James Delano Winkles, who was on death row for murdering two Pinellas County women, died Thursday of what appeared to be natural causes, the Florida Department of Corrections said.
Winkles, 69, was convicted of the 1980 murder of Elizabeth Graham, a 19-year-old dog groomer, and the 1981 murder of Margo Delimon, 39, a Clearwater real estate agent.
Winkles, who lived in Pinellas Park at the time of the murders, abducted the women and raped them over several days before killing them.
The murders went unsolved for almost two decades, until Winkles confessed. Serving a life sentence for the 1982 kidnapping of a woman in Sanford, Winkles contacted Pinellas sheriff's detectives in 1998 and offered to provide information about the two murdered women.
He pleaded guilty to both killings. His lawyers asked for a life sentence instead of the death penalty, arguing that he was in poor health and would soon die in prison.
Winkles had boasted that he abducted, raped and killed 62 women, including 41 in Pinellas, information that detectives were never able to corroborate.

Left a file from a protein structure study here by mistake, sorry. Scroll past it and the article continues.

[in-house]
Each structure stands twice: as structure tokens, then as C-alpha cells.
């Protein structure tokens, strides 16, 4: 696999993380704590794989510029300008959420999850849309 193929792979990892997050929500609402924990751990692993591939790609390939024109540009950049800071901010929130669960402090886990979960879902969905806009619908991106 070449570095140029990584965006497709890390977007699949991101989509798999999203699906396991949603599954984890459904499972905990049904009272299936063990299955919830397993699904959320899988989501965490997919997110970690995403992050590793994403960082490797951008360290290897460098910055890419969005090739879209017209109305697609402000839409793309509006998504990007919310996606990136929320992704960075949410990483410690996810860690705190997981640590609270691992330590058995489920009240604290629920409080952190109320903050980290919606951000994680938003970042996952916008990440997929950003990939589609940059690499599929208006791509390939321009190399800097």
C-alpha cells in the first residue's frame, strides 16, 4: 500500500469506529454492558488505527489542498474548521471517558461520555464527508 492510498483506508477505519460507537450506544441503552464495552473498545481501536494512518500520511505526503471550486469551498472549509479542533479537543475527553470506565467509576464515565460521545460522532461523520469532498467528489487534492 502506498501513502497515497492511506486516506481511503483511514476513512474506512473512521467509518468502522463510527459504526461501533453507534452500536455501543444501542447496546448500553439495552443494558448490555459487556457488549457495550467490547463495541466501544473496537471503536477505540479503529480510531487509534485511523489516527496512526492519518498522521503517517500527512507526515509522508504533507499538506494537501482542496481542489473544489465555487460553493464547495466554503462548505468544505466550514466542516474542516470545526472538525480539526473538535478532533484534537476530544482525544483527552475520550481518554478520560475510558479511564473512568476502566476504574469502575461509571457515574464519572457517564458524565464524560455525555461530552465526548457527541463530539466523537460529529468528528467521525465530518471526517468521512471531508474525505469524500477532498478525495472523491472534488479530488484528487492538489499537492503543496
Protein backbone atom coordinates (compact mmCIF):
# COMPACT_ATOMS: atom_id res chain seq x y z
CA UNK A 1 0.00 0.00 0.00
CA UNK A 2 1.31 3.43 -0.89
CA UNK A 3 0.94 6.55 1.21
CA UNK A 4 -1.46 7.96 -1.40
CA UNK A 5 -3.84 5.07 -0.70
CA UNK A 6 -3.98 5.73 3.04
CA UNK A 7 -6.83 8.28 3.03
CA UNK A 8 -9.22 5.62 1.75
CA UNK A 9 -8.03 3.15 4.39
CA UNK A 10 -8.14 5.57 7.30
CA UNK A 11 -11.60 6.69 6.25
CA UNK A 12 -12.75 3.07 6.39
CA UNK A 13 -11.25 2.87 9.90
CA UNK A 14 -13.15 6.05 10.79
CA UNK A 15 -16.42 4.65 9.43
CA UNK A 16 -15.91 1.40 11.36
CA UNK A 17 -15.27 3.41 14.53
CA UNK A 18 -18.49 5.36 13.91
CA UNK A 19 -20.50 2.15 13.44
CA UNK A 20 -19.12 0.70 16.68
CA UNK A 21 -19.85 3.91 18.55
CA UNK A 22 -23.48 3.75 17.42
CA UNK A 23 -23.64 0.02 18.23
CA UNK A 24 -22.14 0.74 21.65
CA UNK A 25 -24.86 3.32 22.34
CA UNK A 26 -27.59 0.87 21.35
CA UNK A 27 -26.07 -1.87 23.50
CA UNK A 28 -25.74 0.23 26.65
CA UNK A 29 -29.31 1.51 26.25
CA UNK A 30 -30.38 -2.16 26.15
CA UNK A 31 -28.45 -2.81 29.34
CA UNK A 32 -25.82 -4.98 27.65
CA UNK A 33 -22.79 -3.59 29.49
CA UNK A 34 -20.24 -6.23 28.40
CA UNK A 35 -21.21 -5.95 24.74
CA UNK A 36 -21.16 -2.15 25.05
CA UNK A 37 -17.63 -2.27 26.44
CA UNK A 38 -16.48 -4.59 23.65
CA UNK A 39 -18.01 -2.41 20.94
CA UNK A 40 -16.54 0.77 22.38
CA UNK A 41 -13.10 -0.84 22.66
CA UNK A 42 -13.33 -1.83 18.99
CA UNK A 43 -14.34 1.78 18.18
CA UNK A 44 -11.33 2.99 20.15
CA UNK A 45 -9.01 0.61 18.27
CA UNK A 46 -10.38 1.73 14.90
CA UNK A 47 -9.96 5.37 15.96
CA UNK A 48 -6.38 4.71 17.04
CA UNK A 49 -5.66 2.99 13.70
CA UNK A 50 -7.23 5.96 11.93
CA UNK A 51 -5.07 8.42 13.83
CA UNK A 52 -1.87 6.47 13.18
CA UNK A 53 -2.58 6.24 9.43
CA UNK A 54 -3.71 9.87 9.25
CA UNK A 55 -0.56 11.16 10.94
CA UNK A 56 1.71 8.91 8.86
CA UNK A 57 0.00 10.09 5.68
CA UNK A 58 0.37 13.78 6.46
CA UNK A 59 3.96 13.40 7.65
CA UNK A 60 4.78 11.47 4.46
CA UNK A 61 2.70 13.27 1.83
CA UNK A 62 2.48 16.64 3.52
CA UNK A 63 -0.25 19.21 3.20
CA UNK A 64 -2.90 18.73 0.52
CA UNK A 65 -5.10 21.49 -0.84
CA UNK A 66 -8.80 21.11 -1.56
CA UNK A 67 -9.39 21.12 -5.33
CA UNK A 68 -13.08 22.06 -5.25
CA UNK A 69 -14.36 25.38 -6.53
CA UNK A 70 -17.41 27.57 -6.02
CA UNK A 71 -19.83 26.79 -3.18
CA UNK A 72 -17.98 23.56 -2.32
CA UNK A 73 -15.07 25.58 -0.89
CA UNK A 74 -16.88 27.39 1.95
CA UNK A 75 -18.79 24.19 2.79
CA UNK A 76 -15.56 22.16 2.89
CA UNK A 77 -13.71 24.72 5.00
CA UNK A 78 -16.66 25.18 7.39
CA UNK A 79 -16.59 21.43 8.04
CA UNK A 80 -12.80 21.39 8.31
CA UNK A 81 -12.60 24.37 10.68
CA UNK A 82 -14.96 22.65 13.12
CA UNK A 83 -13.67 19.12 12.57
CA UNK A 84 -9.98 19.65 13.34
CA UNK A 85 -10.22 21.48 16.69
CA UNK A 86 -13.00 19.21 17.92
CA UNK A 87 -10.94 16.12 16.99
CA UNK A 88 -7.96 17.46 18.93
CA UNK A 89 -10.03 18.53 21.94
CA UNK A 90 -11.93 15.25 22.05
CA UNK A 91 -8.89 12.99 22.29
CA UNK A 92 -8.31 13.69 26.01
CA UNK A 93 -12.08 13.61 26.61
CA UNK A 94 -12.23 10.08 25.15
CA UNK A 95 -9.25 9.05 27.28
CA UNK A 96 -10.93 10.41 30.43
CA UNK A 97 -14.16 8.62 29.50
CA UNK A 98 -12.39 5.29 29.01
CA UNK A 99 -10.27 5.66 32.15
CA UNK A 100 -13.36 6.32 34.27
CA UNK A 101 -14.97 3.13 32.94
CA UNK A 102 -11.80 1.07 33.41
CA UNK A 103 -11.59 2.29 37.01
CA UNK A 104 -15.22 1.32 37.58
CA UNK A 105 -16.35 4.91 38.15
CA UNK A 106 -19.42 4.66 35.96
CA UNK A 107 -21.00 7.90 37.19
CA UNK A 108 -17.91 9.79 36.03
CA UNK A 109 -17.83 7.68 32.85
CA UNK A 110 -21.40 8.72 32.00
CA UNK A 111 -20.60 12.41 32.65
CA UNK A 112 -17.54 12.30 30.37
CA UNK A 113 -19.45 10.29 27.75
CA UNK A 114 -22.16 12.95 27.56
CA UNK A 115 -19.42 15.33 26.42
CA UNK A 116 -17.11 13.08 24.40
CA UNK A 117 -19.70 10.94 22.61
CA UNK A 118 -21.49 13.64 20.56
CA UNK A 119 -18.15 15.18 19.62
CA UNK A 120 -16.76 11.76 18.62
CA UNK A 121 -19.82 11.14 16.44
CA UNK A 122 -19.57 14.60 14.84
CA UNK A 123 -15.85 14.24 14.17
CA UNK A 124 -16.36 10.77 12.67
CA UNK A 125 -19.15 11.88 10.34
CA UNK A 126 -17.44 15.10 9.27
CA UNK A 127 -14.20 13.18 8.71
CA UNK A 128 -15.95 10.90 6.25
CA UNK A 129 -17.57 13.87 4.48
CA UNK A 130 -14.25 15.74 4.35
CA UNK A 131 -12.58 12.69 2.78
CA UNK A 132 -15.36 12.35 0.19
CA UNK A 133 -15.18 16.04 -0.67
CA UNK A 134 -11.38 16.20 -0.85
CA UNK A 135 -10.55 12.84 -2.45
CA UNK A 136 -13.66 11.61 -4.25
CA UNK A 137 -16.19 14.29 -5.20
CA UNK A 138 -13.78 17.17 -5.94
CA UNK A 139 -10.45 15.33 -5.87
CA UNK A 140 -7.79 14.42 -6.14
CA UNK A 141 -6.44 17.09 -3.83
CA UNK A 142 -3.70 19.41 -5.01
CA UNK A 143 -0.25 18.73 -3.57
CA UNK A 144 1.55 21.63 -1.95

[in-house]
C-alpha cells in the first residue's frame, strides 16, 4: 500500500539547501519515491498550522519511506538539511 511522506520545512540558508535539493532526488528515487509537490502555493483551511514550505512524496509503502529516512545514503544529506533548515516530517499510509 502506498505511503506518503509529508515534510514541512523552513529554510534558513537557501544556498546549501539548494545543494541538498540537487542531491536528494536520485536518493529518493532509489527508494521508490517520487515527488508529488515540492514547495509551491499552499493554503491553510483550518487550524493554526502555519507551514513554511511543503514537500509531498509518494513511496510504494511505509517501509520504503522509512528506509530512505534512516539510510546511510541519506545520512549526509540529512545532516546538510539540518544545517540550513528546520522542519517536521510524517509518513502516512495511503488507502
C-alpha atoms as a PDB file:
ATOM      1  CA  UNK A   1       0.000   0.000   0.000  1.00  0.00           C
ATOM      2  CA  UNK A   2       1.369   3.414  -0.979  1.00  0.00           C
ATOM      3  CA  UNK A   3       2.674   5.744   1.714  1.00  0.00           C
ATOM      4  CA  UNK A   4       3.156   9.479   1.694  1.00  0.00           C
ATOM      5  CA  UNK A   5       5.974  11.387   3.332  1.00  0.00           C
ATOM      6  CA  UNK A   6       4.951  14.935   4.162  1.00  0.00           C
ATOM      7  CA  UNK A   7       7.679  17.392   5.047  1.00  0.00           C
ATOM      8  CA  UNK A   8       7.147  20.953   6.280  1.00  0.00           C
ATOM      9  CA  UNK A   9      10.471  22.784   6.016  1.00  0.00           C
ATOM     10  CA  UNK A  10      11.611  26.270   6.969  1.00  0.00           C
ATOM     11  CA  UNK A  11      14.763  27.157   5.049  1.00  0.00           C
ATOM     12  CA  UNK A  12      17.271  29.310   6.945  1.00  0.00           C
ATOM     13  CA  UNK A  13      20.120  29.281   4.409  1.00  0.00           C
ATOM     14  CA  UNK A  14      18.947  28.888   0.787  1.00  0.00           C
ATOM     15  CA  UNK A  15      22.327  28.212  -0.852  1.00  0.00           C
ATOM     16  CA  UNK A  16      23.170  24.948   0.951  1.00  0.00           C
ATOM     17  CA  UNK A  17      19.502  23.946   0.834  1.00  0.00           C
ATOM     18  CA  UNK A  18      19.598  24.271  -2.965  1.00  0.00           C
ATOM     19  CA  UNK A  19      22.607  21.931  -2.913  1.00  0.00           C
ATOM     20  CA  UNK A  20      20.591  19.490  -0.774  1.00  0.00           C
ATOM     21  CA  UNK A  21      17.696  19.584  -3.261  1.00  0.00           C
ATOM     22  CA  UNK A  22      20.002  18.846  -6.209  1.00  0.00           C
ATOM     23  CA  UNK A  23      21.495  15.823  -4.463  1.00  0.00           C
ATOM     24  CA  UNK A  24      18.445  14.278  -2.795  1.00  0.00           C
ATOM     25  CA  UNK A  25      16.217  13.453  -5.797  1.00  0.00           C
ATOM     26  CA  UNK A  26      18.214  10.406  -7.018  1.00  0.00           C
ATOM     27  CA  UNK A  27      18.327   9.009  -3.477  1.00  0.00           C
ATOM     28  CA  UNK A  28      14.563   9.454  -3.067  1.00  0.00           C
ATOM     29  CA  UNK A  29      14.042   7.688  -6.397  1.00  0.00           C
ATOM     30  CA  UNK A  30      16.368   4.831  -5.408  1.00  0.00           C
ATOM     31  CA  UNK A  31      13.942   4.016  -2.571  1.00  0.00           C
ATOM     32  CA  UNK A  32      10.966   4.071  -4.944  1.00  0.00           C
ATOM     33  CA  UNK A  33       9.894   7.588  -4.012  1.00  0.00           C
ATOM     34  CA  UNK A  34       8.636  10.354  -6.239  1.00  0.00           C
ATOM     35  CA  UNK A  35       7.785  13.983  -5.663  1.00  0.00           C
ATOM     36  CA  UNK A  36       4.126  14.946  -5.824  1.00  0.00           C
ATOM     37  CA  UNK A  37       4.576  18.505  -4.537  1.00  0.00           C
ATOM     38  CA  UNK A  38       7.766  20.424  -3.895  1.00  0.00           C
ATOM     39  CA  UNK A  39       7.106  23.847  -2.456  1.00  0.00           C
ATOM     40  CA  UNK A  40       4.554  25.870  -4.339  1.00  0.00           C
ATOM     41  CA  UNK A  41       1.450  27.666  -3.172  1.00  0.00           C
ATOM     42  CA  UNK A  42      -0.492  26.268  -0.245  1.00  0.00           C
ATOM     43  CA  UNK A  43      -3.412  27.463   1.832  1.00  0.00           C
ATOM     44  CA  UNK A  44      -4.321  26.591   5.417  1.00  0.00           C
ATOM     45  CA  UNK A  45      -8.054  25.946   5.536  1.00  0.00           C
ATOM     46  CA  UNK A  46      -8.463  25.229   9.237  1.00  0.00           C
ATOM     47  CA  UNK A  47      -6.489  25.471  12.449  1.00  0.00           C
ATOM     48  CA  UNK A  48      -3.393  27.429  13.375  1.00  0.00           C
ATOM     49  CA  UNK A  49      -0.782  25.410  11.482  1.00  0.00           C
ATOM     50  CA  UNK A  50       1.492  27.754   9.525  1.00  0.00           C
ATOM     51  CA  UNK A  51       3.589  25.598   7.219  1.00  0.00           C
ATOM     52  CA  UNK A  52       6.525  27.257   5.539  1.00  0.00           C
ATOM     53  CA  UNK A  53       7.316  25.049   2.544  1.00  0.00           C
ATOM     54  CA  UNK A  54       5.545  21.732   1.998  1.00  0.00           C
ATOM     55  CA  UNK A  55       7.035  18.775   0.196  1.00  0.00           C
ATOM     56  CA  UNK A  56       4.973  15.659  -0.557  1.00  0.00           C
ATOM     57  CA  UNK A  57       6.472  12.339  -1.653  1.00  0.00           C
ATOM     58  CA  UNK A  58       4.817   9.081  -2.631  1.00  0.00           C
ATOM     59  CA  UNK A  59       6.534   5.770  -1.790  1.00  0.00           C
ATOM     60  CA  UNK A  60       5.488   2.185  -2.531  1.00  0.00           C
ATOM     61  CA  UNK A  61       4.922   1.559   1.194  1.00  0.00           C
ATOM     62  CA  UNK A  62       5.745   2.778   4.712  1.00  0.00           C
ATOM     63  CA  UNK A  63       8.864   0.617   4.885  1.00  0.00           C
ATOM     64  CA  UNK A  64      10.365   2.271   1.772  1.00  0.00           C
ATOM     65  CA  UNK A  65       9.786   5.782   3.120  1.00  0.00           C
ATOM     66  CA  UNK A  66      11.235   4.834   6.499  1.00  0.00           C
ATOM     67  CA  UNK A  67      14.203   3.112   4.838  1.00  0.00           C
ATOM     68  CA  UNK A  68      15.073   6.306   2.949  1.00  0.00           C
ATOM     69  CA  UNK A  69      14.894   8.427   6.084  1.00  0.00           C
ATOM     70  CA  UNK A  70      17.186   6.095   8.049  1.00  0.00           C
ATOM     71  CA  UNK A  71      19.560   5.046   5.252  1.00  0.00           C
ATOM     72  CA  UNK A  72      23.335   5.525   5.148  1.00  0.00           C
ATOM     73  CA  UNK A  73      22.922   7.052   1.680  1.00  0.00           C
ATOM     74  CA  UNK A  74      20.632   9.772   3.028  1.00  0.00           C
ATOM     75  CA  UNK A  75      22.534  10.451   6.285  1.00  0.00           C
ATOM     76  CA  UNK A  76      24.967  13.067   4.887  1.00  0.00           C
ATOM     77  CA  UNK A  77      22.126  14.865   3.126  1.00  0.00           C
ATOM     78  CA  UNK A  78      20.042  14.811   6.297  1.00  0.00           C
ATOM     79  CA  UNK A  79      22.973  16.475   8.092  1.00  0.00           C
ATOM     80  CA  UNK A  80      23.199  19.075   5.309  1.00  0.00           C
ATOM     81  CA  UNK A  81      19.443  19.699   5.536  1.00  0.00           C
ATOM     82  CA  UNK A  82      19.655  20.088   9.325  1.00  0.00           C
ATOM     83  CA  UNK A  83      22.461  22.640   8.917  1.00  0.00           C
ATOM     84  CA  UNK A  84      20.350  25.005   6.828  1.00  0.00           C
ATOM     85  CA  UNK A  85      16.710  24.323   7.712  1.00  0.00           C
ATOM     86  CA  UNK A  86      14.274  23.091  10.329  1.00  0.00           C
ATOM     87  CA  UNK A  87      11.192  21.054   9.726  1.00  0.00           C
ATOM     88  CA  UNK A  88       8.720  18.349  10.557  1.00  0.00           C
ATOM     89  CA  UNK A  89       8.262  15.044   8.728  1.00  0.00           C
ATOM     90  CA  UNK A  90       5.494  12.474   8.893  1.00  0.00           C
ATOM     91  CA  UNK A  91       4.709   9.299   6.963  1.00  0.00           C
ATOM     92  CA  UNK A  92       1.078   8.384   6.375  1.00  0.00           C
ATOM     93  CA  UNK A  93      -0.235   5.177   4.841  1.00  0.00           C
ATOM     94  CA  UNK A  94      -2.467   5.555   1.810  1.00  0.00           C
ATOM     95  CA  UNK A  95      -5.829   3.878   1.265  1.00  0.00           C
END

In interviews with the St. Petersburg Times in 1998, Winkles said he contacted detectives about the Graham and Delimon deaths because he was feeling guilty.
"I got away with stuff for so long," he said. "Things I've done make Ted Bundy look like a choirboy."
The families of the murdered women could not be reached for comment Saturday.
Lt. Michael Madden, who was a homicide detective at the time, said Winkles continued to contact detectives even after the Graham and Delimon cases were over.
"He would tell us that he was ready to talk. We'd go visit," Madden said. "He would put us off and say he wasn't ready."
That went on for years.
"There's still an amount of frustration because we believe that he was involved in other homicides that we still have questions about that he would never answer," Madden said.
Winkles bragged about his killings but asked for mercy for himself when it came time for a judge to decide if he should be executed for the murders of Graham and Delimon.
He told the judge in 2003 that he wasn't the same person and didn't expect to live long anyway because he was suffering from heart problems and high blood pressure.
"I've grown morally," he said. "I wish I could turn back time and undo what I have done."
Winkles, who was imprisoned at Union Correctional Institution in Raiford, died at 6:25 a.m. Thursday, said Gretl Plessinger, a spokeswoman for the Department of Corrections. A medical examiner will determine the cause of death, she said.
No one had claimed his body by Friday, she said. If Winkles' body is unclaimed, he would be buried in the inmate cemetery at the correctional facility.
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